Three out of five rockets fired on Sunday directly hit the US embassy in Iraq’s capital, a security source told AFP, including one that slammed into a cafeteria at dinner time.
The US embassy did not immediately respond to AFP’s requests for comment, but a statement by Iraqi security forces earlier Sunday said there were no casualties in the attack.
The diplomatic mission, which lies in Baghdad’s high-security Green Zone, has been regularly hit by rockets in recent months, but none of the attacks have been claimed.
A few hours ago multiple rockets were fired at the US embassy in Baghdad. One of the rockets had a direct hit on the embassy and caused damage and a fire #Iraq #Baghdad pic.twitter.com/qUh1tjiUcQ— CNW (@ConflictsW) January 26, 2020
Sunday’s attack was the second in a week on the embassy, after three rockets landed near the mission on January 20.
A US source separately told AFP that last Monday’s attack saw at least one rocket land near the deputy ambassador’s residence.
The attack on Sunday was the first time a direct hit was reported.
The attack took place earlier in the day than usual, with AFP reporters hearing the booms on the western bank of the river Tigris at precisely 7:30pm (1630 GMT).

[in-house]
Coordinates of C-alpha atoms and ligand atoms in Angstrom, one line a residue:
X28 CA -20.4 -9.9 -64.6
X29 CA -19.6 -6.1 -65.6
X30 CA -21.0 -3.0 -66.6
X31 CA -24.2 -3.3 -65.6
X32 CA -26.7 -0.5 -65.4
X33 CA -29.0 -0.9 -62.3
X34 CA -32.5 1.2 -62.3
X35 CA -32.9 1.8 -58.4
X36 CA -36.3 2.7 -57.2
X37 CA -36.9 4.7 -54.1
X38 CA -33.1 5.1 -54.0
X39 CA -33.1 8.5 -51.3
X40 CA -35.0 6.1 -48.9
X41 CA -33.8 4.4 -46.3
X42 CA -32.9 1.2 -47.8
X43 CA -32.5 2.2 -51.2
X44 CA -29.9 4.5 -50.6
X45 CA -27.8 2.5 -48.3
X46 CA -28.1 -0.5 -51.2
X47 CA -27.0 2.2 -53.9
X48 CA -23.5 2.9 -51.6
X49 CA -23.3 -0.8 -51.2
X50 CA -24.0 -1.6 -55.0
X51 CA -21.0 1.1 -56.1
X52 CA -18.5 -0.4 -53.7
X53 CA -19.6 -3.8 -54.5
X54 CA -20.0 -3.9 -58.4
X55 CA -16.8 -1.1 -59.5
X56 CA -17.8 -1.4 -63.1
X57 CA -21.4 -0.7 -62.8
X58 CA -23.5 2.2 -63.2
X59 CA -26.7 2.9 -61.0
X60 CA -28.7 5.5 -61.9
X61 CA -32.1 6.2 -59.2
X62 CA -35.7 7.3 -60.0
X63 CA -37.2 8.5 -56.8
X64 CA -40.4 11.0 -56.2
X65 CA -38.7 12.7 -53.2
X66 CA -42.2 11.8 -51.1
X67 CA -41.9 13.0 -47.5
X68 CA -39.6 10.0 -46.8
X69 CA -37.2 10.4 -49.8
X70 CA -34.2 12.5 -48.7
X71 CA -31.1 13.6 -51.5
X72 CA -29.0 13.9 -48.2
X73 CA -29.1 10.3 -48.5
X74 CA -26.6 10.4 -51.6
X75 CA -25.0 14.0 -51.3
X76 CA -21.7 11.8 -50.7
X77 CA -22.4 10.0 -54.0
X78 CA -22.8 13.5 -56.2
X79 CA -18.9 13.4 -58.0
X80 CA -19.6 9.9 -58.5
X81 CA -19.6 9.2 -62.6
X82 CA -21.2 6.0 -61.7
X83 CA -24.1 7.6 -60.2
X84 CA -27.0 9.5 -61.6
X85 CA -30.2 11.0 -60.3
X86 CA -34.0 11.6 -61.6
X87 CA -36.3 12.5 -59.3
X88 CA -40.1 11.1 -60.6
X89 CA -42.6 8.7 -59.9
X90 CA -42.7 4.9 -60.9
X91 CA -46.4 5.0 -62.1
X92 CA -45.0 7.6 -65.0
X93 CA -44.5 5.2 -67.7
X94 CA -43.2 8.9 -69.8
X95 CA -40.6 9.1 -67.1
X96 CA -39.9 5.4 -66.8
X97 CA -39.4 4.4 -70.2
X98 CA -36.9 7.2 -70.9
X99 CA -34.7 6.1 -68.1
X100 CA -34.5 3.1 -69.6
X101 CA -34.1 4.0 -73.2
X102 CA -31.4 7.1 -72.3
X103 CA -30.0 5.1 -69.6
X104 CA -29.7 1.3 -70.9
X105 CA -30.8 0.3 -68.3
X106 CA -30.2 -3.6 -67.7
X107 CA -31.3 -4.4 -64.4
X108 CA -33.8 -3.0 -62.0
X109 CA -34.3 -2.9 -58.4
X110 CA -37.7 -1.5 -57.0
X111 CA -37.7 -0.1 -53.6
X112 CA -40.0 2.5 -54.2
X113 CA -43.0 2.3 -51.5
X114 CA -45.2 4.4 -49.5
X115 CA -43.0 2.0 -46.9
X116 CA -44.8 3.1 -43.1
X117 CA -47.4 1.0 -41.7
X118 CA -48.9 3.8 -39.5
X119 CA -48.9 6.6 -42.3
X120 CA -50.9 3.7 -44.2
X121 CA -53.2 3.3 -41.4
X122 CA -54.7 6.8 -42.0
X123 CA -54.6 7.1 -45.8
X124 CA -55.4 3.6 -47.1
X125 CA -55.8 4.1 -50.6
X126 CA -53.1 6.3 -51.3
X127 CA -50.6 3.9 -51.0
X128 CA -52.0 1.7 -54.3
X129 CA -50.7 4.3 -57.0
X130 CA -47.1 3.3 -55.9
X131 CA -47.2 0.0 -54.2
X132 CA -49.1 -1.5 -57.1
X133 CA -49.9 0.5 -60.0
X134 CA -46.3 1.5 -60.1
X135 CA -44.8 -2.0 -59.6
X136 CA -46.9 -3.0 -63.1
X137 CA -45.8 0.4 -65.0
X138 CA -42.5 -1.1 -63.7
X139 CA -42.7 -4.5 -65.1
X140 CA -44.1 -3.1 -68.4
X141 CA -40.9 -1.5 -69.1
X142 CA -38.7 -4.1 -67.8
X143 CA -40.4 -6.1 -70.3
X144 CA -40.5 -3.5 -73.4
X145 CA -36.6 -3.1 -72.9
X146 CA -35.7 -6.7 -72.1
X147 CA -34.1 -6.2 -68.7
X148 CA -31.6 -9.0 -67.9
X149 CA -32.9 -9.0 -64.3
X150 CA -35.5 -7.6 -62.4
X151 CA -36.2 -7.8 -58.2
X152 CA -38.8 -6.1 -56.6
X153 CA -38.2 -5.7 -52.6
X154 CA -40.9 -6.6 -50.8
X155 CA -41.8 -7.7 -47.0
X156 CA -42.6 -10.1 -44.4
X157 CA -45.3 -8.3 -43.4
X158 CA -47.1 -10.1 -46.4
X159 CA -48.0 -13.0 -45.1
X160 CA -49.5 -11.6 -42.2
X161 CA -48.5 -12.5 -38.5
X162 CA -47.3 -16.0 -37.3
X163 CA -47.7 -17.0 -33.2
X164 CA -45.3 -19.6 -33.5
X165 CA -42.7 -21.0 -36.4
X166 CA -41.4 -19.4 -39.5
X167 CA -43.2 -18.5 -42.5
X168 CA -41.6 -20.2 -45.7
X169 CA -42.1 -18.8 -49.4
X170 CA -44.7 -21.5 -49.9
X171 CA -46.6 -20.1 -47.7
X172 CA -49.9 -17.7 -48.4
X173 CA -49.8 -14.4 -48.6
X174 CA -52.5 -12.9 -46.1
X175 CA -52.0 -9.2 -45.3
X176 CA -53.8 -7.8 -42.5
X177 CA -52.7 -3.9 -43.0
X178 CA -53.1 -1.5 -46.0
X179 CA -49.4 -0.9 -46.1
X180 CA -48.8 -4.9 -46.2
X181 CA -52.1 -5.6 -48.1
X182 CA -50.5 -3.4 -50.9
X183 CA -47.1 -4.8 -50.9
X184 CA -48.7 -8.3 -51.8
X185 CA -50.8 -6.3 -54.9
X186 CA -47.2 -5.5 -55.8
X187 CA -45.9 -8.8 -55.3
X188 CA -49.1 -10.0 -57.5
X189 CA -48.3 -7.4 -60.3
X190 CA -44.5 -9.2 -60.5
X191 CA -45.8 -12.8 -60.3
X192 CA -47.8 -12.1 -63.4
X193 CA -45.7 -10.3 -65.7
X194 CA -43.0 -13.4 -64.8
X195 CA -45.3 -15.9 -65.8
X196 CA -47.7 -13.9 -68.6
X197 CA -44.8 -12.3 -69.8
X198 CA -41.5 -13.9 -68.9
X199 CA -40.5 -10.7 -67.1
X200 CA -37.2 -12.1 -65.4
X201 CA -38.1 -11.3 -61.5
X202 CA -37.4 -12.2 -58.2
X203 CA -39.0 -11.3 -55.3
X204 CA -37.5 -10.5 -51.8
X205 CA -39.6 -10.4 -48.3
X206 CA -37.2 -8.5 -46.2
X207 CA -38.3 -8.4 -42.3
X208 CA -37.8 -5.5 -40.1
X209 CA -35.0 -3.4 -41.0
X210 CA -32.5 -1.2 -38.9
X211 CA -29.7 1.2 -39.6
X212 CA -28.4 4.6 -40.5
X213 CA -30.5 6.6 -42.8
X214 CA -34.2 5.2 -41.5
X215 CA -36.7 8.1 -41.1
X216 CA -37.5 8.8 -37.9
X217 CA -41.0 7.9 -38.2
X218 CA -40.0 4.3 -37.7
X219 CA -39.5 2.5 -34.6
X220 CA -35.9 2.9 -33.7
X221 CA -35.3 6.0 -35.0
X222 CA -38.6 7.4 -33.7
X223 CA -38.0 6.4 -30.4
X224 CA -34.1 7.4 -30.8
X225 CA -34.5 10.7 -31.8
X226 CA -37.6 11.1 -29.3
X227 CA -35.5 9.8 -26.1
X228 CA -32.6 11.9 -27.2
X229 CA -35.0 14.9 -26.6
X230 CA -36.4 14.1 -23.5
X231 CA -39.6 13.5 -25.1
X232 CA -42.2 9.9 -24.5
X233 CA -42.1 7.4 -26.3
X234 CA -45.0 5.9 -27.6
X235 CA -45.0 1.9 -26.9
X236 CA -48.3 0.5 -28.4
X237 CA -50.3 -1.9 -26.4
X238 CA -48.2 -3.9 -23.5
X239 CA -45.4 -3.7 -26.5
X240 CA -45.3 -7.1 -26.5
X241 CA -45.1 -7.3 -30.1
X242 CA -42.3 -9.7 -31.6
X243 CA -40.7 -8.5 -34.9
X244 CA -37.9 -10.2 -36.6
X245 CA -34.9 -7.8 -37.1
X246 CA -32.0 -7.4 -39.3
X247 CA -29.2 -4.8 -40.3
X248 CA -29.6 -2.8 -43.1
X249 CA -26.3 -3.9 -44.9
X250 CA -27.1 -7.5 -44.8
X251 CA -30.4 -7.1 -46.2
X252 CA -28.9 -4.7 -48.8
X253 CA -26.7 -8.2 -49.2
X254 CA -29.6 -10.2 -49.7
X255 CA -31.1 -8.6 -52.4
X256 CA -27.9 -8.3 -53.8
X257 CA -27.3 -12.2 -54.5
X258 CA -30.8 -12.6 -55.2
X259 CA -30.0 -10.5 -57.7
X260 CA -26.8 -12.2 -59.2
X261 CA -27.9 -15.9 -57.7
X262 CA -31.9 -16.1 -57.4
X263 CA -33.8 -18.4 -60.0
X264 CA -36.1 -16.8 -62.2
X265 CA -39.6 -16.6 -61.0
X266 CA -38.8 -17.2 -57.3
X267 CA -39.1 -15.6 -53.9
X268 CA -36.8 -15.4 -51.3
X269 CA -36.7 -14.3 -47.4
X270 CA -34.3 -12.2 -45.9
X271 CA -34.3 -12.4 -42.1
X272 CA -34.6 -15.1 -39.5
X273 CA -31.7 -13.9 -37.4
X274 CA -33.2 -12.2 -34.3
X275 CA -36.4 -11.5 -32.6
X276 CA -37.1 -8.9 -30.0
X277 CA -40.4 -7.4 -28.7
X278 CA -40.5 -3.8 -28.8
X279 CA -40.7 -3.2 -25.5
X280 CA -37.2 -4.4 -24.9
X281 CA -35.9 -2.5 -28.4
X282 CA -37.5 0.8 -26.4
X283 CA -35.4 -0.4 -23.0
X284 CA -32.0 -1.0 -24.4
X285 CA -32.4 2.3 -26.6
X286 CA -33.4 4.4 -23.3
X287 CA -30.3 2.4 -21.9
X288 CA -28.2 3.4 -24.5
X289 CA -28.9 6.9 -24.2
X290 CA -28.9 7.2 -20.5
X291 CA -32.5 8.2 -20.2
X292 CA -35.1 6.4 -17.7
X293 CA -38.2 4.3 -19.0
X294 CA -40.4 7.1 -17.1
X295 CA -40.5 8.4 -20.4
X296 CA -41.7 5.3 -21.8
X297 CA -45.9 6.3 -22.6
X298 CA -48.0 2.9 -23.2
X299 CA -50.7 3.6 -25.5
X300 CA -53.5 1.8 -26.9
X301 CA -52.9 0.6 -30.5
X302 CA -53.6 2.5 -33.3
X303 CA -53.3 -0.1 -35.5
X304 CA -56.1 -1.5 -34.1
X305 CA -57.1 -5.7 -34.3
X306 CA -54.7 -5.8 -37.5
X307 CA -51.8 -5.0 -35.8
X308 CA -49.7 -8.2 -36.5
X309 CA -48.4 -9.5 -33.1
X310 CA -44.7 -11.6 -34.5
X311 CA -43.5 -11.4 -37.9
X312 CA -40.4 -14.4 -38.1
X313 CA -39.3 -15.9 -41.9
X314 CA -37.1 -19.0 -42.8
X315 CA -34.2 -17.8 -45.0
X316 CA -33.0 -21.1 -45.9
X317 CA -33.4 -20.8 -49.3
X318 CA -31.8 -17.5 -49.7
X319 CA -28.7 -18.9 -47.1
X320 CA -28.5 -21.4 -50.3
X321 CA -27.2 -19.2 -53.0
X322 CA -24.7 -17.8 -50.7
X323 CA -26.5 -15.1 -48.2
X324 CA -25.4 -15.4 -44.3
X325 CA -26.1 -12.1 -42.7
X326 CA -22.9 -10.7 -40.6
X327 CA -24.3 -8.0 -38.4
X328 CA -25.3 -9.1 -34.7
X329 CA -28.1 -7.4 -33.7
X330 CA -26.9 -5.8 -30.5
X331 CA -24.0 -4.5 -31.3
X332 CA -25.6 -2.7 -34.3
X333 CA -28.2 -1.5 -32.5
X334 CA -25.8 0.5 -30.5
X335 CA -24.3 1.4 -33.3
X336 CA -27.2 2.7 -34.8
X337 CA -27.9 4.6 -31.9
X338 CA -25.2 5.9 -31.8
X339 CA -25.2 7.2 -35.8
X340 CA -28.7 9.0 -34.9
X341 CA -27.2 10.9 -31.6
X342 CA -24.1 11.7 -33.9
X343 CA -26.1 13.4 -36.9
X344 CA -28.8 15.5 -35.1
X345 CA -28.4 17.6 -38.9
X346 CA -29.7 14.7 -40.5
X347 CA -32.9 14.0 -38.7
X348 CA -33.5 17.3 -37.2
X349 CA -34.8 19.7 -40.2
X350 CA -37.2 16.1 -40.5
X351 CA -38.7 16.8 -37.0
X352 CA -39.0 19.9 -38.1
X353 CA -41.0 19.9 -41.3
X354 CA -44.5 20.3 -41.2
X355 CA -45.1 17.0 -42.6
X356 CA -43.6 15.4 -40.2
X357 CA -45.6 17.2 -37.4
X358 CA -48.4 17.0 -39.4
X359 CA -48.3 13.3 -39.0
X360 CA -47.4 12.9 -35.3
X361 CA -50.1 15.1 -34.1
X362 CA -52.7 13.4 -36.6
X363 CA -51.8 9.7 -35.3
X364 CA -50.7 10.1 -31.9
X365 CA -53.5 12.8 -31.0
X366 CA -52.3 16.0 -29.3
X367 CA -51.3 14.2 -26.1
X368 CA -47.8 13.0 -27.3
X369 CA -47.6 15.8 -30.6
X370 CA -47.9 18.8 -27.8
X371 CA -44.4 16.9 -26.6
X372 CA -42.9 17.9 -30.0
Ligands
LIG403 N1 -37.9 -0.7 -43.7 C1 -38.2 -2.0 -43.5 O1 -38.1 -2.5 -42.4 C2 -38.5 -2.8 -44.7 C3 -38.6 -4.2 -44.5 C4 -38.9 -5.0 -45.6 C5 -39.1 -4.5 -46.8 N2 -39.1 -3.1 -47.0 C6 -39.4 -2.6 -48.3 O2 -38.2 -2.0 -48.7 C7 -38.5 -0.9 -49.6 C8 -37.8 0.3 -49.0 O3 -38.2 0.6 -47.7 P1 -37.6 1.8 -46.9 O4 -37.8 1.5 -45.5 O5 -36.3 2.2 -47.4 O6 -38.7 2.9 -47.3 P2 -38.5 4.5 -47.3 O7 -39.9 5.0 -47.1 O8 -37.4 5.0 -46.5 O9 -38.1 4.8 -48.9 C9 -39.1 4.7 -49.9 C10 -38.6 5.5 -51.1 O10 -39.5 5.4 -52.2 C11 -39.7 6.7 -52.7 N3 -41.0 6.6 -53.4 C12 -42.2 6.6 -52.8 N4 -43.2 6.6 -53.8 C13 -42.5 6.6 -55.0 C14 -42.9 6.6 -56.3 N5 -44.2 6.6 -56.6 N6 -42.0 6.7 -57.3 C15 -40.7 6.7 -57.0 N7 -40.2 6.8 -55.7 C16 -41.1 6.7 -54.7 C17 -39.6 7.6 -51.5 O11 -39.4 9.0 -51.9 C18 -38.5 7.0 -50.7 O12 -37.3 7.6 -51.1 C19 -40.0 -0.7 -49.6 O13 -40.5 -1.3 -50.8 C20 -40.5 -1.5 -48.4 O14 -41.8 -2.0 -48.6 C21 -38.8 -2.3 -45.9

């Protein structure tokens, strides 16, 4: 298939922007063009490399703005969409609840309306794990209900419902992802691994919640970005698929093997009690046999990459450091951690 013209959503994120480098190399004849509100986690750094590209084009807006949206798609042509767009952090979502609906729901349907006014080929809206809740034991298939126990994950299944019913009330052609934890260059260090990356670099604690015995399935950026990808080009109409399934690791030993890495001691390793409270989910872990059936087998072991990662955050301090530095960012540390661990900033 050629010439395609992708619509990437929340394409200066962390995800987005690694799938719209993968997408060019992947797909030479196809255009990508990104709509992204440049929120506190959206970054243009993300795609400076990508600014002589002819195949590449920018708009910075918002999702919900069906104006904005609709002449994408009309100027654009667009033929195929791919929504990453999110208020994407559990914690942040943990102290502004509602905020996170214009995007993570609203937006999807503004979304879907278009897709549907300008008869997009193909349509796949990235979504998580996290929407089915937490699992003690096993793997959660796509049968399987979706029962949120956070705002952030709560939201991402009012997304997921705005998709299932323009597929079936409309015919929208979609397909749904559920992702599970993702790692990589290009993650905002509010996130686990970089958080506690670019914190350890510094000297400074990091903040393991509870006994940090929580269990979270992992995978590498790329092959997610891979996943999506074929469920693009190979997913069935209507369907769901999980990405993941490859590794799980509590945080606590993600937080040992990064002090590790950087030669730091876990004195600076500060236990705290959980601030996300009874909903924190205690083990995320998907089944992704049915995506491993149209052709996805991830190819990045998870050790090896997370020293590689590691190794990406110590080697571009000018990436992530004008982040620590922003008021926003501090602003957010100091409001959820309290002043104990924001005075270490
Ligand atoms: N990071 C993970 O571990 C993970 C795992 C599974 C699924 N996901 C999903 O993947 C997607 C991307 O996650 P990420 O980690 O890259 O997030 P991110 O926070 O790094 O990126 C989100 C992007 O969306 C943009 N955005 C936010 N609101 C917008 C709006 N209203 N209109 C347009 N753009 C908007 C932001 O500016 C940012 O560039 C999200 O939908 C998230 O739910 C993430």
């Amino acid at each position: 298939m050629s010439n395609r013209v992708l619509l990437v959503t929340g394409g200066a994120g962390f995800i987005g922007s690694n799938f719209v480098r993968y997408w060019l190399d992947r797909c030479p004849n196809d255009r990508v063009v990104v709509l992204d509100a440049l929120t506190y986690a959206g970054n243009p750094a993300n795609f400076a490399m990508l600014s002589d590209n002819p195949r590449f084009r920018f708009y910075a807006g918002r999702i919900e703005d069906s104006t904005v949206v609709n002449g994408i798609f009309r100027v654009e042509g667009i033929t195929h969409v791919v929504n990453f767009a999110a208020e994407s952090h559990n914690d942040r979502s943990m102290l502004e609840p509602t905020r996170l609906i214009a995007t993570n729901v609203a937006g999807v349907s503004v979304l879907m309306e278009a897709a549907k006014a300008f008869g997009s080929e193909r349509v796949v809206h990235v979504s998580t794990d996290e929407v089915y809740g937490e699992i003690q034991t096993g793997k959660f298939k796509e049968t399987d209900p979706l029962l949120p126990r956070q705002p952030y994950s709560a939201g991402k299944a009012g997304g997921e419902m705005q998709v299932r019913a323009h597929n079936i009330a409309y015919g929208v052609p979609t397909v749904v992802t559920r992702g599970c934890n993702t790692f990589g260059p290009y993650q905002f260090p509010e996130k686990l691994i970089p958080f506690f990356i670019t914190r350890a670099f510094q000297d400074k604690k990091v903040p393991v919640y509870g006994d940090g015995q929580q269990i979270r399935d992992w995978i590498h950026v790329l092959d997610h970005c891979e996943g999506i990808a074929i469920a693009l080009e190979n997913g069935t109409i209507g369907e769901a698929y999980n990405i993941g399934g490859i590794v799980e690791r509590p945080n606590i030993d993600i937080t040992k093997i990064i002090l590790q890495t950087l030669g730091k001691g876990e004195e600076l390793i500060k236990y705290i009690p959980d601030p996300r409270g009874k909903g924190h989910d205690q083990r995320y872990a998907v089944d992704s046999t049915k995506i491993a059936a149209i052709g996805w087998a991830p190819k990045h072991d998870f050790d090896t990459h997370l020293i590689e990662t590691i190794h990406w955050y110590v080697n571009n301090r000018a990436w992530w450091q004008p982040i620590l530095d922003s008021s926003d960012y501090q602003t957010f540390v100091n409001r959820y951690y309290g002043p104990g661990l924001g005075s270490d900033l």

Iraqi Prime Minister Adel Abdel Mahdi and Speaker of Parliament Mohammed Halbusi both condemned the attack, saying it risked dragging their homeland into war.
Three rockets were fired at the US embassy, one rocket hitting the dining hall and two others landing nearby.
The US embassy did not immediately comment. It was not clear if anyone had been injured in the strike.
One month ago a rocket attack on a northern Iraqi base where US troops are stationed killed an American contractor.
In retaliation, the US carried out a strike on Kataeb Hezbollah, a hardline Iraqi armed faction that is part of the Hashed al-Shaabi military network, which has been incorporated into the Iraqi state.
At least 25 Kataeb Hezbollah fighters were killed in the December 29 strike and their supporters besieged the US embassy in retaliation.